Two factor authentication is rapidly becoming the new norm when it comes to password protection and online security.
We all know that we should take better care of our online security.
However, we do a crappy job of making sure that we have long, complex and unique passwords for every online service. Security breaches leaking passwords are common.
Enter “two-factor authentication”, also known as “2FA”, “multi-factor authentication”, or “two-step verification”.
Two-factor authentication is an additional step you complete when logging into a site. It is based on the premise that your data is safest when you sign in with both something you know (your password) and something you have (your phone or a security key).
CommArc Consulting security analyst Steve Brorens says the particular 2FA or MFA (MultiFactor Authentication) system you choose isn’t critical, as long as you choose one for each online service you log in to.
It’s also vital for remote logins to your systems if you’re a business owner.
With the increase in flexible working hours and locations and the ability to work from home, Brorens says it’s imperative that businesses invest in some sort of 2FA for accessing business systems.
“There may be the cost of time and set up initially, but not having 2FA for your business is like driving without a seatbelt. Sure, you might not get in an accident, but if you do, the odds of surviving are infinitely better if you’re strapped in.
“Similarly, the odds of becoming victim to a phishing campaign or your staff being hacked seem very remote. But if it happens, you’re going to wish you’d had something in place to protect you.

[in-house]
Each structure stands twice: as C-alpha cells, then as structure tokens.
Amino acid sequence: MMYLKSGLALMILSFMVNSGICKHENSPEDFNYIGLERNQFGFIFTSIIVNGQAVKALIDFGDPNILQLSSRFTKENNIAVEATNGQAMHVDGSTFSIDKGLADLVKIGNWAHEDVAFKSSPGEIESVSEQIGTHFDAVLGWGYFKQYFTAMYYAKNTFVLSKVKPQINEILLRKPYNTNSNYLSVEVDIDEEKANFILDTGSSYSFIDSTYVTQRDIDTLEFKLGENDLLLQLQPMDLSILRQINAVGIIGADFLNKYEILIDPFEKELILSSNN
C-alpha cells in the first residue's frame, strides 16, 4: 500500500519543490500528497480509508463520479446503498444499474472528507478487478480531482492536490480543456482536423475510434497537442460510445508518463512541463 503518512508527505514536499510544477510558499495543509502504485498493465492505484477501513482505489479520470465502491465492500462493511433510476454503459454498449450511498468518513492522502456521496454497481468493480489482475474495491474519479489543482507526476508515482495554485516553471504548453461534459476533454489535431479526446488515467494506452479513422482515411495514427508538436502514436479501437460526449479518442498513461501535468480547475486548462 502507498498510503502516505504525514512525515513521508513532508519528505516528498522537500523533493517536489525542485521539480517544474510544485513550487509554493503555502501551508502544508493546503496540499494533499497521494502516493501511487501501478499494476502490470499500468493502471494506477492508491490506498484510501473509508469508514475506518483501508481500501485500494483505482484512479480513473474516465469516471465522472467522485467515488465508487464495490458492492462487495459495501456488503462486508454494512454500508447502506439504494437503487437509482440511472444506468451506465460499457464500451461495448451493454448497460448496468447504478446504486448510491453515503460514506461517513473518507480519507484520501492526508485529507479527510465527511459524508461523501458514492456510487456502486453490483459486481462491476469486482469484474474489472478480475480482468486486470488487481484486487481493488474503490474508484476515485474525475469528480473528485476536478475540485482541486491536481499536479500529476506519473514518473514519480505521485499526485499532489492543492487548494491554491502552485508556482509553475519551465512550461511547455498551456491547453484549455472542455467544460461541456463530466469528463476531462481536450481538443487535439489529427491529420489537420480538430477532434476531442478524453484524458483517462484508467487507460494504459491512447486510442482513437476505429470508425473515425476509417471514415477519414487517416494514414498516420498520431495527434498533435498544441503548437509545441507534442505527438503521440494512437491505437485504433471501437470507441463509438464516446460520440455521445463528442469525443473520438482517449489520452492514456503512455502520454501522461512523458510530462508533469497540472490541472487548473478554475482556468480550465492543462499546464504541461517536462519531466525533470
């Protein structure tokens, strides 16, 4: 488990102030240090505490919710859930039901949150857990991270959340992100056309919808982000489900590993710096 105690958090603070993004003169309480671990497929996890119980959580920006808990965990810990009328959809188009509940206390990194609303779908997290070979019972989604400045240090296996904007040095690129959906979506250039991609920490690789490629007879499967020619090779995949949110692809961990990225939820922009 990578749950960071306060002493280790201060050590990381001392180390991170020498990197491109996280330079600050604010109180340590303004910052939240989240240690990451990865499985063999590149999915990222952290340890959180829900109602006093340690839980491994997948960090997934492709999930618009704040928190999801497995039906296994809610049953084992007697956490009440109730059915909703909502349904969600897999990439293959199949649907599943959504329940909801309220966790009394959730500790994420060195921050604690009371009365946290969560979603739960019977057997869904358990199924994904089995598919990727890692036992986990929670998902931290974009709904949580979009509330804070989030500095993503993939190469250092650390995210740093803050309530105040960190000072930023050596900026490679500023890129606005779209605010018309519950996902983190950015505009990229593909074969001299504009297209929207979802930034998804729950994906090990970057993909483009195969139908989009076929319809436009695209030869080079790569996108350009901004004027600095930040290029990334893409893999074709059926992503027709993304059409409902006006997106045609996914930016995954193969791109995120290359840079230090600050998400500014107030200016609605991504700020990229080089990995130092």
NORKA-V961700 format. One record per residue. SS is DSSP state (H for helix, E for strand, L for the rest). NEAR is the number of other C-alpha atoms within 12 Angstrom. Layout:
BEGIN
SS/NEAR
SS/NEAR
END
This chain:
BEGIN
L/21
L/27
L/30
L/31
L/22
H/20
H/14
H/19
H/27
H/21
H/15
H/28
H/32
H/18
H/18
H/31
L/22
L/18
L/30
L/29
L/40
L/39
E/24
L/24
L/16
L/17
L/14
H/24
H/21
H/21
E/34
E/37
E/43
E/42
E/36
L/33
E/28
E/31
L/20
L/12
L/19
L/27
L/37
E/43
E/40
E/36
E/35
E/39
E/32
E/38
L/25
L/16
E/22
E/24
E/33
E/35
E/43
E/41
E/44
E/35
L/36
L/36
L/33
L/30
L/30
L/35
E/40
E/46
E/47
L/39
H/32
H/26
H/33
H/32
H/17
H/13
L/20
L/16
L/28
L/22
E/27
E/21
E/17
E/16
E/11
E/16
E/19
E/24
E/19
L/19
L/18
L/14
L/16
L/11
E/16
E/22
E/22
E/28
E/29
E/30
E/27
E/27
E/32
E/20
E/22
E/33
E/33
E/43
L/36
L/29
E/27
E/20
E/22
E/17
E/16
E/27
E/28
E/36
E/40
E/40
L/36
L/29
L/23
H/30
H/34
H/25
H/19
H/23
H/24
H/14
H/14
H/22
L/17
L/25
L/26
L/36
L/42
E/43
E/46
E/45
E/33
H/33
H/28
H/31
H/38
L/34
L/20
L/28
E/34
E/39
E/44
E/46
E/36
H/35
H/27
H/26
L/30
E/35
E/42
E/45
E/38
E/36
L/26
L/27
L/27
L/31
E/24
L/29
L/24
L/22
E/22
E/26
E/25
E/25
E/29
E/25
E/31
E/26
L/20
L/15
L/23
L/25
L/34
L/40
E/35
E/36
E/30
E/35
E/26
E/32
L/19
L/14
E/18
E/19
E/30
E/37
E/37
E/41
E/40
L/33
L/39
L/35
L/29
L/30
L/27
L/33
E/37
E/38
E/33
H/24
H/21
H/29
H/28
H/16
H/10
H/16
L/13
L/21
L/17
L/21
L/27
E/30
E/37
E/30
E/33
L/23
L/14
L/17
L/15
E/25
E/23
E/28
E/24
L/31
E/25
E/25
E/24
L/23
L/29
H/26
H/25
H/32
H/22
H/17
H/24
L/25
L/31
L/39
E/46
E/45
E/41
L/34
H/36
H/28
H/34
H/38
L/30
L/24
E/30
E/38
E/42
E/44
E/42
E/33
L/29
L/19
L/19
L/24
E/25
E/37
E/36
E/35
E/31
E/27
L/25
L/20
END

“There are many ways passwords can be snatched, leaked or guessed,” Brorens says. “If 2FA is not in place these can be immediately used to do Bad Things. With a second factor, in most cases, it’s next to impossible for the Bad Guy to actually do anything with the password.”
Most platforms now support 2FA, and while they can take a bit of time to set up, it’s worth the investment. They can use an app on your phone, a text message, a remote token or a list of codes that you carry around with you.
The premium option for 2FA is a physical USB security key, like Yubikey or Google’s Titan that you keep on your keyring.
These use Universal 2nd Factor (U2F), where the login process is completed with the USB device and the press of a button. The biggest disadvantage is the cost of the keys – about $60 each.
“Next best is One Time Password (OTP) systems using apps like Google Authenticator, Authy or Microsoft Authenticator on your phone,” says Brorens. These apps will require you to screenshot a QR code once when setting up 2FA, and then enter the (usually) six-digit code it randomly generates each time you log in.
Brorens says the simplest systems are those that “dial back” to your phone when you log in. You’ll either be prompted to press a specific key, or you’ll be texted a code to complete the login process. While slightly less secure than security keys, these are still a massive step up from nothing – and are very simple to setup and use.
Whichever system you choose, two-factor authentication is the new norm for passwords, says Brorens.
“The issue is that if all you have for protection is the secrecy of the password, we can’t protect you if that is compromised.”
“It might seem simple to “not allow someone pretending to be Steve to login from China at 3am” but what if you need to go there? It gets far too tricky to set up such rules.”
While facial and fingerprint recognition is the next stage in personal online security, until it’s widespread (and the bugs have been ironed out) you’re going to need some form of two-factor authentication.
- The New Zealand Government CERT website has a good overview page: https://www.cert.govt.nz/businesses-and-individuals/guides/keeping-yourself-safe-secure-online/two-factor-authentication/
- They also have a specific page for businesses at: https://www.cert.govt.nz/businesses-and-individuals/guides/cyber-security-your-business/two-factor-authentication-as-a-security-tool-for-business/